i-gel® from Intersurgical: clinical evidence listing

A comprehensive list of all known published clinical evidence on the device

Supraglottic airways: the history and current state of prehospital airway adjuncts.

Ostermayer DG, Gausche-Hill M. Prehosp Emerg Care. 2014 Jan-Mar;18(1):106-15

Review discussing the history, developments, benefits and complications of supraglottic devices in prehospital care. Devices covered included Laryngeal Mask Airway, Air-Q and i-gel.

Link to abstract

Performance of the i-gel™ during pre-hospital cardiopulmonary resuscitation

Häske D, Schempf B, Gaier G, Niederberger C. Resuscitation 2013; 84(9): 1229-32

This observational study of i-gel® use during CPR assessed ease of insertion, ventilation quality, leak and whether ventilation was possible without chest compression interruption. Insertions were attempted by 63 paramedics and seven emergency physicians in pre-hospital CPR, with an overall 90% first-attempt insertion success rate. Insertion was reported as easy in 80% of cases, with the same figure representing cases with no leak recorded. In 74% of cases, continuous chest compression was still possible. The authors say that, ‘the i-gel is an easy supraglottic device to insert and enables adequate ventilation during CPR’.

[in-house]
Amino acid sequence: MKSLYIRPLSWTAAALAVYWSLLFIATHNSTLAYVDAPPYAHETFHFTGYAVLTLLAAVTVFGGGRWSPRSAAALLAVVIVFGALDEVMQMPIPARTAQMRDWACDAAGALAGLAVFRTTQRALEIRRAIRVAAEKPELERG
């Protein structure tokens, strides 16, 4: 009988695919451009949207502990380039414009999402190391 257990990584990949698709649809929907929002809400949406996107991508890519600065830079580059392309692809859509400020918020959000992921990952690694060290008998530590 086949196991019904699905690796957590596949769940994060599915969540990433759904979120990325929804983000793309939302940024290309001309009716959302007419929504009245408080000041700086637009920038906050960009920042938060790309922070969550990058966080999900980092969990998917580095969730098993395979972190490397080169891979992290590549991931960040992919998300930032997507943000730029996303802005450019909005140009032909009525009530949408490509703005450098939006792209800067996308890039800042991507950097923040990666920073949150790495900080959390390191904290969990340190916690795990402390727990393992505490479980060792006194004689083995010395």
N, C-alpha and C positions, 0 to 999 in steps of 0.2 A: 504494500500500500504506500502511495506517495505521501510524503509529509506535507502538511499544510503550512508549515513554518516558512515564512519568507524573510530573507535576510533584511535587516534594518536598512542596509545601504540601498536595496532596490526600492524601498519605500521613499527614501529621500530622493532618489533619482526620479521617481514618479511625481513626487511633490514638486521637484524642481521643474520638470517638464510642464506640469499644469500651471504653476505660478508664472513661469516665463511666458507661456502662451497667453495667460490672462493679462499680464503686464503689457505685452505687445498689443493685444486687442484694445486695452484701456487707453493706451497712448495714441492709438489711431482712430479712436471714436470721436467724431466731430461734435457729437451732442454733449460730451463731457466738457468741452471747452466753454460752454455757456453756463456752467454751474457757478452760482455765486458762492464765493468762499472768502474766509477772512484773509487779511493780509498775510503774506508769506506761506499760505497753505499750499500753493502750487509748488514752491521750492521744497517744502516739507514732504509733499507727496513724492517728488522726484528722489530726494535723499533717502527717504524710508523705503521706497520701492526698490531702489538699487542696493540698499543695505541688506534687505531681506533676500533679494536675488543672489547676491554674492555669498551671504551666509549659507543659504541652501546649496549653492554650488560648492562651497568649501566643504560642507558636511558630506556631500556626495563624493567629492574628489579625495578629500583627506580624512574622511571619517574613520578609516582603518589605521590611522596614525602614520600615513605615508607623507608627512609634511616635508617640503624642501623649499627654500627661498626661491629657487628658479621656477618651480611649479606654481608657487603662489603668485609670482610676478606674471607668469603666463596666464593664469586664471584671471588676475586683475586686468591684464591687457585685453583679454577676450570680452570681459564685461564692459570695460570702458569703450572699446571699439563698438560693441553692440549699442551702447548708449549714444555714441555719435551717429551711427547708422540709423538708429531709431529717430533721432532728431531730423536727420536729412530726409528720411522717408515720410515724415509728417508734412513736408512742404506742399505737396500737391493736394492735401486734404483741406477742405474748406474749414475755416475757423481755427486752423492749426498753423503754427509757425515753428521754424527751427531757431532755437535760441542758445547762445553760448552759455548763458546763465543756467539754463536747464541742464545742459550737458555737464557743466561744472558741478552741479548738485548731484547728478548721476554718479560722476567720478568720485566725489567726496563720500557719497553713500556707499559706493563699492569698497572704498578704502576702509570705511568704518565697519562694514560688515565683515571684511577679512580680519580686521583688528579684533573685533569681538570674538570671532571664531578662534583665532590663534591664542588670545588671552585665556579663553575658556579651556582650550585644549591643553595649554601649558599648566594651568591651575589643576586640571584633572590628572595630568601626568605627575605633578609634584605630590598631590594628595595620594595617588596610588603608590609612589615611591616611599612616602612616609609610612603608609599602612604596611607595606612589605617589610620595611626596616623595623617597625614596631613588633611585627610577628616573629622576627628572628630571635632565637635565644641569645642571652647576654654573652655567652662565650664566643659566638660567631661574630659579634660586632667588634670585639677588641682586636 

Link to abstract

Supraglottic airway devices during neonatal resuscitation: An historical perspective, systematic review and meta-analysis of available clinical trials

Schmolzer GM, Agarwal M, Kamlin CO, Davis PG. Resuscitation 2013; 84(6): 722-30

Review of available literature on the use of supraglottic airway devices during neonatal resuscitation. Current evidence suggests that resuscitation with a laryngeal mask is a ‘feasible and safe alternative to mask ventilation in infants’, however further randomised controlled trials are needed.

Abstract text

Pre-hospital transient airway management using the I-gel with sustained spontaneous breathing in different emergency situations

Tiesmeier J, Emmerich M. Minerva Anestesiol. 2013 Feb;79(2):212-3

Three case studies where an i-gel® was used in an emergency situation are presented on the back of the authors’ previous knowledge that this SAD has ‘advantageous characteristics’, including quick insertion time, good seal pressures and high success rates. Cases were: a ‘violent’ but sedated male patient; a 69-year-old patient suffering a cerebral seizure; and an unconscious and intoxicated patient found at home. Regurgitation and aspiration were not seen in any case. Authors conclude that, alongside other pre-clinical emergency situations, i-gel® can be used in cases of sustained spontaneous breathing, and ‘could be considered for extended use outside the hospital’.

Link to abstract.